The new factory claims to be the UK’s first sustainable textiles factory with the population of Hull being promised the creation of up to 30 job opportunities. The facility will house a recycling and remanufacturing process for waste textiles, encompassing clothing, accessories, and home furnishings.

The first phase of the UK textile factory is scheduled for completion in the upcoming autumn with a further £400k investment earmarked for the factory, with full operational capability expected by spring 2024.

Hull, already celebrated for its industrial history, is set to bolster its reputation as an innovation hub for textile recycling. The venture is aimed to address the environmental concerns surrounding the fashion industry, emphasising sustainability, and circularity and contributing to the growth of the city.

The textile recycling process will start with sorting and grading, followed by a commercial-grade cleaning cycle and a deconstruction phase to remove hardware like zippers and buttons while separating multi-materials.

Subsequently, the cleaned and deconstructed textiles will be transformed into new garments, accessories, and various products by MYGroup’s dedicated ReFactory team.

Steve Carrie, director at MYGroup, expressed his pride in launching the textile factory, underscoring the company and Hull’s commitment to sustainability and innovation: “We’re ahead of the curve and building a factory of the future – our end-to-end recycling process combined with remanufacturing capabilities will revolutionise the way our industry thinks about textiles waste.”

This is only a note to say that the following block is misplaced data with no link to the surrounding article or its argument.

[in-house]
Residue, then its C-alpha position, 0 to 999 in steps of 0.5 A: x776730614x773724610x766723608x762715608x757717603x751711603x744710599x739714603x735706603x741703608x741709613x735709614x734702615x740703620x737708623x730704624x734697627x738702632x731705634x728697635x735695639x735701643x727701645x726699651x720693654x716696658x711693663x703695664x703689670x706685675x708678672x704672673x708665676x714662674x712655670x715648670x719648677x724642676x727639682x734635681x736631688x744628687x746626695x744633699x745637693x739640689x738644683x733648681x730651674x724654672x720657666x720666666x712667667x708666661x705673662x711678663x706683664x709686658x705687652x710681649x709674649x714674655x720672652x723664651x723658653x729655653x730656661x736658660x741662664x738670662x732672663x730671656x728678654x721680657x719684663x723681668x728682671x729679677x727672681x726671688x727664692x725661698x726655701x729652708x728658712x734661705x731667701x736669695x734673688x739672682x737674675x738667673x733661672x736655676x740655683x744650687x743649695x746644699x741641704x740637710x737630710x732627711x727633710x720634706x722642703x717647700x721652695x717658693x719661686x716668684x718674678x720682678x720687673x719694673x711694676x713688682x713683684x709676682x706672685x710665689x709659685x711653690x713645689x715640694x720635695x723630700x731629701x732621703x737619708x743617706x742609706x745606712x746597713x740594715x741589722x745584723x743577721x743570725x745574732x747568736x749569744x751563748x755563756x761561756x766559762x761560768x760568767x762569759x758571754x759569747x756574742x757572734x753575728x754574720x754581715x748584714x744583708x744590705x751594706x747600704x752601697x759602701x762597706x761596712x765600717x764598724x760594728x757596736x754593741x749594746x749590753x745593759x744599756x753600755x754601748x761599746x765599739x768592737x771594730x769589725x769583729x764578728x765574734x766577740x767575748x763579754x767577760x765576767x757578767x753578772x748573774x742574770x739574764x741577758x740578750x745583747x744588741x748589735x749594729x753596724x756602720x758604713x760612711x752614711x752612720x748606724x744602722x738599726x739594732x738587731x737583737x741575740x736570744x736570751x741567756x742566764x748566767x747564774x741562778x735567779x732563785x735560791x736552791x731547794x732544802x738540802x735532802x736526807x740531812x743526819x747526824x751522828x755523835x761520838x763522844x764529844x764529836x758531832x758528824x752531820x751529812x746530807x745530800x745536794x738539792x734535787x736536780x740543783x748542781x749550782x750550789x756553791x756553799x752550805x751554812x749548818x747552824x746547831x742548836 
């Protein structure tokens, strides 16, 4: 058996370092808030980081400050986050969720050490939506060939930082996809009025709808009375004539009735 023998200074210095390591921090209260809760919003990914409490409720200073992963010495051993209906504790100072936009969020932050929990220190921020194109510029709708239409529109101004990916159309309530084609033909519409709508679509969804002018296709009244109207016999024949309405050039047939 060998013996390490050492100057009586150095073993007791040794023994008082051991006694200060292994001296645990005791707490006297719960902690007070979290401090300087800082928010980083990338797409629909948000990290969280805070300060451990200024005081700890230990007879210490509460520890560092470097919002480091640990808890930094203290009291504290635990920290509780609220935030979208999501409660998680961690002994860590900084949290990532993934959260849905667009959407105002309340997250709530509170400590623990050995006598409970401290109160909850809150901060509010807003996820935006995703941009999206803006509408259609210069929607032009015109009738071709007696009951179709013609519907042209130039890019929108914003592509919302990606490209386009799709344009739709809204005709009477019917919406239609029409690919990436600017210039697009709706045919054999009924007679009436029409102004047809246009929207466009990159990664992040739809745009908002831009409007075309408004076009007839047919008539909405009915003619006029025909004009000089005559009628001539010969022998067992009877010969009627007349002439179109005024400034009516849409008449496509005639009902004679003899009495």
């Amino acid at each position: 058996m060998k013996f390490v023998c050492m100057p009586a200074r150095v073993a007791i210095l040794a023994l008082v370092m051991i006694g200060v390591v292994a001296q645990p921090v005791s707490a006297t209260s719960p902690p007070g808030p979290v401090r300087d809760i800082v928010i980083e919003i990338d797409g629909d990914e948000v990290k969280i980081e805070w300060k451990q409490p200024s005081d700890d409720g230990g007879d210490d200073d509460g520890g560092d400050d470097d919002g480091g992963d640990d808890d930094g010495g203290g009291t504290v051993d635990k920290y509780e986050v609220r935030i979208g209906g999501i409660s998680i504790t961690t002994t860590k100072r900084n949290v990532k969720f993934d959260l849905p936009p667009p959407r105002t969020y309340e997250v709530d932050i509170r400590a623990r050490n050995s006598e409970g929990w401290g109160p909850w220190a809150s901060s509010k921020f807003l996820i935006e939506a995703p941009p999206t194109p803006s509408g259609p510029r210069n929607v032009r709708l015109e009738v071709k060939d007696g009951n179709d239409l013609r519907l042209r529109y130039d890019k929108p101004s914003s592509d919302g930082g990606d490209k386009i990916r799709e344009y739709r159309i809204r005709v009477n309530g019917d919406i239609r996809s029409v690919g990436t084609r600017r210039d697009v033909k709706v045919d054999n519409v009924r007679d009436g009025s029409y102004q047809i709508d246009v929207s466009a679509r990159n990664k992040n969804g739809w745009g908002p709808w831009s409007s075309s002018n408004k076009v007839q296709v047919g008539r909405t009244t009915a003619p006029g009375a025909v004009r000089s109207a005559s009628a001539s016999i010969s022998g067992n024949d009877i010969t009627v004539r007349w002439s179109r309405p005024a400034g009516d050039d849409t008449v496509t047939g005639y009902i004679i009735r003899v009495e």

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The textile factory’s primary goal is to divert a substantial portion of textile waste away from landfills and incineration by adopting an end-to-end recycling and remanufacturing process. This circular approach plans to reduce the need for virgin resources and mitigating the environmental impact of textile production.

MYGroup notes that sustainability is at the core of the factory’s design, and introduced eco-friendly elements such as MYboard, a material similar in composition to plywood, crafted entirely from plastic recycled at its Hull facility. This sustainable material will be used for interior walls, alongside environmentally conscious design elements like sensor-based lighting in high-traffic areas and water-saving toilets.

Spanning two storeys and covering an area of 1,300 square meters, the UK textile factory will be constructed within a previously unused laboratory and office space within MYGroup’s Morley Street recycling campus in Hull.

To ensure the factory operates efficiently, MYGroup plans to employ a multi-disciplinary team, ranging from designers, pattern cutters, and sewing machinists to sales and administrative support staff.

In another bid to reinforce sustainability and circularity, MYGroup recently acquired industrial sewing machines and specialised equipment from a ceased clothing manufacturer.

According to the Waste and Resources Action Programme (WRAP), a prominent waste charity, the UK consumed approximately 1.1 million tonnes of textiles in 2019, making it one of Europe’s largest consumers of clothing. In 2019 alone, WRAP estimates that around 350,000 tons of used clothing and textiles were sent to landfill.

Katie Robinson, textiles manager at MYGroup, added: “The landscape of the fashion and textiles industry is changing. No longer can the linear model of ‘take, make, and dispose’ continue. Legislation to enforce a more circular approach is fast approaching, and we are seeing more and more of the largest brands in the industry engaging with us on recycling their waste textiles.”

The UK government unveiled the Waste Prevention Programme in July, to promote and increase fashion and textile repair, reuse, and recycling efforts in pursuit of its goal to achieve a circular economy approach.